Last April, according to investigators, Myra Micalizio pulled into the driveway of a Palermo home where she didn't know the residents, and she refused to leave. Residents say she threatened to shoot them, though it was later determined she didn't have a weapon.
Her family says at the scene, Micalizio also made outlandish statements that indicated she was having some sort of mental health breakdown.
Though she'd always been gentle and loving, they say she'd often claimed to have imaginary friends, and she battled depression and other mental health issues.
When two Butte County deputies arrived, they say Micalizio refused to listen to their commands to put her hands in the air. Instead, she got into her car and backed swiftly towards deputies. They fired several shots, killing her.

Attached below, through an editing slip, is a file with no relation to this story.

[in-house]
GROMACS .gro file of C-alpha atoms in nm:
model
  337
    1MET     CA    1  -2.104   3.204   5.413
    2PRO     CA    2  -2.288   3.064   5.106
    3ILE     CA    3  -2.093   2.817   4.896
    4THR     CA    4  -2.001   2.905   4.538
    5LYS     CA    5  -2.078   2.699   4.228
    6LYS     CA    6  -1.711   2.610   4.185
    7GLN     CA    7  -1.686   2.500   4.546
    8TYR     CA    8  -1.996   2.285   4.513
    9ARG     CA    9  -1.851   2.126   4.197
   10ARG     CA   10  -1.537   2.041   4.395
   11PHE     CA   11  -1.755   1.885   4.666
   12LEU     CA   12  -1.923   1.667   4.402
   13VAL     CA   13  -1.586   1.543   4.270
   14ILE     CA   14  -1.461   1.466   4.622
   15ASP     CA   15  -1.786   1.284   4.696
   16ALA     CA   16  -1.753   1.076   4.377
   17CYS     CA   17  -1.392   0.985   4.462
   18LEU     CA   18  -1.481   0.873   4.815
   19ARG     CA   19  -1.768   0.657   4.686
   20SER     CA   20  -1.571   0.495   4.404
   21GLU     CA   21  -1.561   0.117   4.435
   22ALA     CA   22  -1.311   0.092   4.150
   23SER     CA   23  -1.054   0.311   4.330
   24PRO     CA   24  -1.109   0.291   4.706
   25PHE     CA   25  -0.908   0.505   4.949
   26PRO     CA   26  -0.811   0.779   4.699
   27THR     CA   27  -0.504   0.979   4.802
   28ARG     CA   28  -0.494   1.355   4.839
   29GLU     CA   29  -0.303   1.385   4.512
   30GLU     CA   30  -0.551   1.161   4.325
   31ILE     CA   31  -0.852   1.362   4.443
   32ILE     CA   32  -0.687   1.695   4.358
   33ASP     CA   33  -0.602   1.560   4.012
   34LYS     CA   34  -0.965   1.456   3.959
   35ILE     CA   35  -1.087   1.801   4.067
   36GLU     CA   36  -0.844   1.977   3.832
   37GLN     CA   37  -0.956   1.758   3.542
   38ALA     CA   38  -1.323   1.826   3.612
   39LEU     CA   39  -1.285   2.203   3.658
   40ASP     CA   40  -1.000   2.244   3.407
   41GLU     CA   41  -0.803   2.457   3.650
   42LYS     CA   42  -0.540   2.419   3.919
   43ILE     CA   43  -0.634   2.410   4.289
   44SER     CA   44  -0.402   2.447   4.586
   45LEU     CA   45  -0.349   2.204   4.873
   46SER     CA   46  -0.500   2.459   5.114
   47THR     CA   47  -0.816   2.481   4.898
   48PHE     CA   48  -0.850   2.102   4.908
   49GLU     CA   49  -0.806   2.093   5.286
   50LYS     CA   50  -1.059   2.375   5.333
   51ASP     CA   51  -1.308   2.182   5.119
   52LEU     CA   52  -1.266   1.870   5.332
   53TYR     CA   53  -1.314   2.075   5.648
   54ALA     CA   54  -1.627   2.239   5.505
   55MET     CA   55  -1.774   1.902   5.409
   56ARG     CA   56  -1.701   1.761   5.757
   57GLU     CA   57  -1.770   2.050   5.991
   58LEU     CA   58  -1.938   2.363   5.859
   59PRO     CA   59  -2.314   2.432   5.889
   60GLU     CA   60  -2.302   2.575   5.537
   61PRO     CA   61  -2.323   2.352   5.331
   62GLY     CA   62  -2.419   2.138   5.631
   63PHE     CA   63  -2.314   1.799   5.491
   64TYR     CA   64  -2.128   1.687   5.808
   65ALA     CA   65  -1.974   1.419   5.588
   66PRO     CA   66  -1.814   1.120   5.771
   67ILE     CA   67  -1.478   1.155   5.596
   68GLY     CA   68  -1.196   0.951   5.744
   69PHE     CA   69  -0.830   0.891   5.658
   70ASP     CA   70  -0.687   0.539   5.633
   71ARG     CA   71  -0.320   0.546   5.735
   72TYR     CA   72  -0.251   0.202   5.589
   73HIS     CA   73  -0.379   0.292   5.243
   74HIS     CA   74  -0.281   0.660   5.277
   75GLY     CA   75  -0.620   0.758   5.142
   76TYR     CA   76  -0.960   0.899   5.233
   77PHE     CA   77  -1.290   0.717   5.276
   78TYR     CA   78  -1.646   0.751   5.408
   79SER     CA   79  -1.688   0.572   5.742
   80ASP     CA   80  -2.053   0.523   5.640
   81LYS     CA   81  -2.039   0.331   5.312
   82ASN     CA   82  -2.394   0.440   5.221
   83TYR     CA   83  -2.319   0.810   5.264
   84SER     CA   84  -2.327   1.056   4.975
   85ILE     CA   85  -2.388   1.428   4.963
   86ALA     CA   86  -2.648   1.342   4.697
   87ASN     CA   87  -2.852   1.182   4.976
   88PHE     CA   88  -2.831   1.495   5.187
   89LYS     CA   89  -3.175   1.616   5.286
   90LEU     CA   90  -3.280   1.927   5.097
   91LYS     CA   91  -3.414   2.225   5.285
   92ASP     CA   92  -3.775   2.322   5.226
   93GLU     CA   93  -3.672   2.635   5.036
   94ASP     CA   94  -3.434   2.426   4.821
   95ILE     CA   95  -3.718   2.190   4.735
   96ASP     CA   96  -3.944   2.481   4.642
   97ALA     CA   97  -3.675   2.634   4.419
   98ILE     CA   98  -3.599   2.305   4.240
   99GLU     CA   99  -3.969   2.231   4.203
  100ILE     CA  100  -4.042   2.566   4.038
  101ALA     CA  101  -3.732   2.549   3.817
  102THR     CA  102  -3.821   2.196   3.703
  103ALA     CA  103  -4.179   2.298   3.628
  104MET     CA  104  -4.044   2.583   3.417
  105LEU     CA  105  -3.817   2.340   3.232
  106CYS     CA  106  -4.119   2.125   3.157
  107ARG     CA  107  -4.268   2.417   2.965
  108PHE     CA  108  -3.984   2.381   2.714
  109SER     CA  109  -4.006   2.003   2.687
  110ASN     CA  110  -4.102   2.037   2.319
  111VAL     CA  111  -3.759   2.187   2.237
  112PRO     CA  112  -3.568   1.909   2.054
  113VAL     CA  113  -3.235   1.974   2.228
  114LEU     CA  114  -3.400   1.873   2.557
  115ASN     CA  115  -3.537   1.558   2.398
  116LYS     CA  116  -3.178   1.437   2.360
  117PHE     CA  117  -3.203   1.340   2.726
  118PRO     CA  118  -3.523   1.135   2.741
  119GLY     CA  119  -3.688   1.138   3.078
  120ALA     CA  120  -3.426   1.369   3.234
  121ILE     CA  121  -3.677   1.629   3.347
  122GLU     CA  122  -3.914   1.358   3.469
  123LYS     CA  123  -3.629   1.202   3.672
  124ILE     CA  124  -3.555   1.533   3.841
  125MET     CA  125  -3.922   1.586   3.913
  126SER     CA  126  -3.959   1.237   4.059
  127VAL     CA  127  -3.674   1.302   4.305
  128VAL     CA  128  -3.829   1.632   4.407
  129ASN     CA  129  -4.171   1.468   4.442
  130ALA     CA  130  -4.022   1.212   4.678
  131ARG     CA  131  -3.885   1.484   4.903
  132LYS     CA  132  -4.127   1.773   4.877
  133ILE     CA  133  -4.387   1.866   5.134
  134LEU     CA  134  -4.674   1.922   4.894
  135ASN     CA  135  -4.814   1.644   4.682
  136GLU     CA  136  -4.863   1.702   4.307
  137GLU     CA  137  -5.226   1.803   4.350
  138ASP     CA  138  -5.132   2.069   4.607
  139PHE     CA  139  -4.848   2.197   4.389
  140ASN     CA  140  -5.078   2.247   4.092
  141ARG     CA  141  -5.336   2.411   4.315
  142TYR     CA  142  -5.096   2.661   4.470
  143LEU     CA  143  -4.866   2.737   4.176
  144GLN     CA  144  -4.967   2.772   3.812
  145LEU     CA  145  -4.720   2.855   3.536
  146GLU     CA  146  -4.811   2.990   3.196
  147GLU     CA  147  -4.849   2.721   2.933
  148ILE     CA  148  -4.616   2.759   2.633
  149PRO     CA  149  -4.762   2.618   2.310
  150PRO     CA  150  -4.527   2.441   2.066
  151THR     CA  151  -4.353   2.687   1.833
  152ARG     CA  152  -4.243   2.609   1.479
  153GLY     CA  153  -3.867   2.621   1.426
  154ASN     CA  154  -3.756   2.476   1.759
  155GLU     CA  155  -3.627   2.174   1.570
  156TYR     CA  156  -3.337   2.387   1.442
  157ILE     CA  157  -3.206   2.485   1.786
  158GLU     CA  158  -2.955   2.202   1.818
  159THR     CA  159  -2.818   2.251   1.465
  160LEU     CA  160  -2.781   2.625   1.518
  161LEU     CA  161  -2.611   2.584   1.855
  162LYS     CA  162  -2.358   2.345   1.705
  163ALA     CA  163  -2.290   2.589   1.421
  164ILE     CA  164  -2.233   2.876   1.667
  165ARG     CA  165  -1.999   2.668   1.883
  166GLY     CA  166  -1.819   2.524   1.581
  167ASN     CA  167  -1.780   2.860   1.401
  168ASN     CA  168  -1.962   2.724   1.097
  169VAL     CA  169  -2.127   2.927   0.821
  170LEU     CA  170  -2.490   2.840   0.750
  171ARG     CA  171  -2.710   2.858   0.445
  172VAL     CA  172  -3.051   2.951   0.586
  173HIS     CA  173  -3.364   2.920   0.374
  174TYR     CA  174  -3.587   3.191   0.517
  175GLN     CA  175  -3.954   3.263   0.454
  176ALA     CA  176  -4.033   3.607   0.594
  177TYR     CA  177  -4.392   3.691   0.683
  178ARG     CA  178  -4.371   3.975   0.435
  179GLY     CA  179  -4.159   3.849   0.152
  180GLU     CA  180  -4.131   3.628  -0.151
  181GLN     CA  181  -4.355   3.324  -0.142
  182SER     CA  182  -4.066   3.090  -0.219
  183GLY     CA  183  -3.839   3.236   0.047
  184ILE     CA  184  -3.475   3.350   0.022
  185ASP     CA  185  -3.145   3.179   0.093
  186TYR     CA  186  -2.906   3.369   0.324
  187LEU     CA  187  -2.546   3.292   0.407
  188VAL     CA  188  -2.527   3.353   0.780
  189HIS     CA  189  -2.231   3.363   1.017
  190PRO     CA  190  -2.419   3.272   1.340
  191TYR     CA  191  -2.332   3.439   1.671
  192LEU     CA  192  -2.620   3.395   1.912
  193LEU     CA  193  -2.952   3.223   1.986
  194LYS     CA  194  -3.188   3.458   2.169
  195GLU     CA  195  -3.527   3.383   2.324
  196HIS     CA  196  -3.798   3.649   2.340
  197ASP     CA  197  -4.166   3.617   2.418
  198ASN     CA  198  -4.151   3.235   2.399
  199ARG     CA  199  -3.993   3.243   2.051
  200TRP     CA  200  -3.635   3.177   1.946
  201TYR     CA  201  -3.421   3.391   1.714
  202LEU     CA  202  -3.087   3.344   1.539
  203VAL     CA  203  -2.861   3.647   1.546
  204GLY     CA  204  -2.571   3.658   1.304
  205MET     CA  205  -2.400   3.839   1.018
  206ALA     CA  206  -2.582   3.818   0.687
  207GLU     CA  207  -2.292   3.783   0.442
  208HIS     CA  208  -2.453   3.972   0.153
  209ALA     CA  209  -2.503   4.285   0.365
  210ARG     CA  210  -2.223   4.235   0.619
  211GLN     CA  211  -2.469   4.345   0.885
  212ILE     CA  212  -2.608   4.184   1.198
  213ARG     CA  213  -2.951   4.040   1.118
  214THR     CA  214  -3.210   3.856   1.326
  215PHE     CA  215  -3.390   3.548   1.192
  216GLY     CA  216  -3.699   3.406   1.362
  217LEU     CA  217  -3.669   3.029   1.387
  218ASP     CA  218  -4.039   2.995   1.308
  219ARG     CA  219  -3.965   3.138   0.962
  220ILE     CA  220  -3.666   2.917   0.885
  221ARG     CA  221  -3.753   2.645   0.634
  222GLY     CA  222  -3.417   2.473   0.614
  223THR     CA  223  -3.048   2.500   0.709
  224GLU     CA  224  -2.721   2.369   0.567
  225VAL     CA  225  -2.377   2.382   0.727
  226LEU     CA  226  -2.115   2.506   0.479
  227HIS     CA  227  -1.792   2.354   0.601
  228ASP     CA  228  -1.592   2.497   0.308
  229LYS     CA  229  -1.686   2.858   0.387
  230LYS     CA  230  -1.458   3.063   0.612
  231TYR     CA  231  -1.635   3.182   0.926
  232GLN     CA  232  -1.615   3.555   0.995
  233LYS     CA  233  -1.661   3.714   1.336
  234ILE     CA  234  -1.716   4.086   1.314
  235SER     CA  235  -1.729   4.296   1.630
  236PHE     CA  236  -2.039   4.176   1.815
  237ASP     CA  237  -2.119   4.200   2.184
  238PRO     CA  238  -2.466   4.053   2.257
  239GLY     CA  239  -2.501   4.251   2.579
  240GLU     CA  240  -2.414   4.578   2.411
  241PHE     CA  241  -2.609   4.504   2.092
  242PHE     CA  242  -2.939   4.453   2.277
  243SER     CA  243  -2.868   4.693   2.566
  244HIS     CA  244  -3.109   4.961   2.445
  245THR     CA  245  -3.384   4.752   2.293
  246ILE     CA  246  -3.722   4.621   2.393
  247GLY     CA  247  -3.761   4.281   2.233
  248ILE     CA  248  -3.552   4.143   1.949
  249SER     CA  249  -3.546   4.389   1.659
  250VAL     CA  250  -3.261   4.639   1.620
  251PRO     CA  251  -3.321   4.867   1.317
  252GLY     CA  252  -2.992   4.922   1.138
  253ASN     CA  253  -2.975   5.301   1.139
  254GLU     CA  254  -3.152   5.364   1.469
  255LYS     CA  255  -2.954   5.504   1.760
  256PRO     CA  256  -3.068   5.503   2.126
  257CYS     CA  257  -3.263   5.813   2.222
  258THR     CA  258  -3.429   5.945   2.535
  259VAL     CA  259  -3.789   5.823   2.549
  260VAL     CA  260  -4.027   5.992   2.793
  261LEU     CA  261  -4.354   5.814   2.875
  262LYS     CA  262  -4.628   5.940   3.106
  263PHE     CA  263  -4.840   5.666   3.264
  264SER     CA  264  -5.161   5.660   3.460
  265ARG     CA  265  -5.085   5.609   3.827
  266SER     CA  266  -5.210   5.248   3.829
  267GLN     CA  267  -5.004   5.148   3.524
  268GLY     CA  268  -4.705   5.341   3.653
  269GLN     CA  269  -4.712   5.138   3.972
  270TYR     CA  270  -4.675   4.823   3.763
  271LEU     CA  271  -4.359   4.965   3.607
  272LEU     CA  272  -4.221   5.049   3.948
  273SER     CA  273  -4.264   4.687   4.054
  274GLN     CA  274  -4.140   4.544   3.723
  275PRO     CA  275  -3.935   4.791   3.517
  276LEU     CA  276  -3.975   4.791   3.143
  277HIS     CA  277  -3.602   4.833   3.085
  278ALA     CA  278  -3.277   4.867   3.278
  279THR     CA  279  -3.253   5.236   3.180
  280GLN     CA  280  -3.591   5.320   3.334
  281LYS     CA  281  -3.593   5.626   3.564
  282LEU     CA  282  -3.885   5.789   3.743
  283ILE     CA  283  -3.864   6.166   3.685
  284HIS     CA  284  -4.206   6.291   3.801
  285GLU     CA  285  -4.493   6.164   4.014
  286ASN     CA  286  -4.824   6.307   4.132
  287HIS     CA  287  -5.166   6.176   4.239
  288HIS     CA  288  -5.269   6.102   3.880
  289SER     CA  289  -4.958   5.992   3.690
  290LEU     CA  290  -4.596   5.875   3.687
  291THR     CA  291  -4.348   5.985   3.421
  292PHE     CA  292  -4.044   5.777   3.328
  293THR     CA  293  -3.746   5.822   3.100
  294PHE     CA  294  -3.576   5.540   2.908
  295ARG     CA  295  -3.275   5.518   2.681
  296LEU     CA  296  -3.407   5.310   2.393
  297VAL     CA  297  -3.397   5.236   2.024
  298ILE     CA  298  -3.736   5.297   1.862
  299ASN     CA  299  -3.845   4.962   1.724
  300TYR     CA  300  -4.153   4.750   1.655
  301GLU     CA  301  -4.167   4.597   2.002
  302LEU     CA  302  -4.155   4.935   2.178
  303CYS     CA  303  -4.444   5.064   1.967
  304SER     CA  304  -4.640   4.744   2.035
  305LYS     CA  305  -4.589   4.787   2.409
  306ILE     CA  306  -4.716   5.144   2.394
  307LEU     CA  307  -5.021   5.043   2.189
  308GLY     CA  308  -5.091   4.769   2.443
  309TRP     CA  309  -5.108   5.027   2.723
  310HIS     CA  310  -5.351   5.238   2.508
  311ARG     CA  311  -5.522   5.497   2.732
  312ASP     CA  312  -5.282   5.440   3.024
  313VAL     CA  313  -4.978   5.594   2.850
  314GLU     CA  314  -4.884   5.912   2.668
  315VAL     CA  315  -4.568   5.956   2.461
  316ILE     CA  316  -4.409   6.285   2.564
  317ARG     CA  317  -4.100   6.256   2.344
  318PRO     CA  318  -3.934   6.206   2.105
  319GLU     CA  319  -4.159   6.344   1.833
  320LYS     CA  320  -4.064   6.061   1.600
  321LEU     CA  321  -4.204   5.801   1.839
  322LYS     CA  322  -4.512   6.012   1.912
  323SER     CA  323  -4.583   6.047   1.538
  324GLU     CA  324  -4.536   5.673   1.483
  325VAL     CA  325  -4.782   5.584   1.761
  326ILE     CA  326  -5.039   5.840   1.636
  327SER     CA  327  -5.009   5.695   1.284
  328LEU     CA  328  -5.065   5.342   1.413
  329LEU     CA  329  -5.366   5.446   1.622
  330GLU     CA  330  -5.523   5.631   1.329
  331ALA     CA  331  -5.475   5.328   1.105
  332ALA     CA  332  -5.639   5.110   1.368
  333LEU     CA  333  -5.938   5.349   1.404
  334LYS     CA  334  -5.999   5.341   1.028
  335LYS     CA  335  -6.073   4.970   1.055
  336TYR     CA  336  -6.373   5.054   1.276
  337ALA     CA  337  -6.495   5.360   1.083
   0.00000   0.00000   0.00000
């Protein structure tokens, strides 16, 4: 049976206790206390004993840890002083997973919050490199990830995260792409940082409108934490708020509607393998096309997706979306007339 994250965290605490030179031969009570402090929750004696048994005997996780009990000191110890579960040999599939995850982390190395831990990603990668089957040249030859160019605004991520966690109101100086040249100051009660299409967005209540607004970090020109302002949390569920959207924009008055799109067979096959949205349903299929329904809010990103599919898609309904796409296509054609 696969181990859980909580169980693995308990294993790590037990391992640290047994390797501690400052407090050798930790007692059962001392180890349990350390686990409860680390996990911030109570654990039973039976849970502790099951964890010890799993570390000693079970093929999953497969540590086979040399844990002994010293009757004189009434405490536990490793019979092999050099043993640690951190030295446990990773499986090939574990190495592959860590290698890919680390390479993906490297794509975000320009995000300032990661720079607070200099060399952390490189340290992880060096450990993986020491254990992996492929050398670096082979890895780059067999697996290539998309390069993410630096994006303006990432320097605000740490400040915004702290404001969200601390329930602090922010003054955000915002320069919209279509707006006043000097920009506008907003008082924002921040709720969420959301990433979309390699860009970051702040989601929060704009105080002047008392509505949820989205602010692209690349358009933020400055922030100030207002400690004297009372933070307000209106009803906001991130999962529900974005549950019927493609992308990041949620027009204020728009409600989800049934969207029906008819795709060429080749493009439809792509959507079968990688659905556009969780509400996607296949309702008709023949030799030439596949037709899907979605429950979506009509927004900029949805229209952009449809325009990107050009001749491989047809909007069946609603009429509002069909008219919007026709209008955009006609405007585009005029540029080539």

At the time, Butte County Sheriff Kory Honea said that body camera video wasn't recorded because deputies said the situation escalated so quickly, they didn't have time to turn their cameras on.
Micalizio's family says by filing a civil suit against the Butte County Sheriff's Office, they hope to prompt a change in training, both in communications with dispatchers, and with how law enforcement in Butte County responds to people in the midst of a mental health crisis.
They say with better training, the situation should have and could have turned out differently, and Micalizio would still be alive.
The two deputies involved in the shooting are back on duty.
Butte County District Attorney Mike Ramsey says this case is still under investigation, and he cannot comment on it at this time.
Micalizio's family has created a Facebook page to raise awareness about her death. Click this link for more information: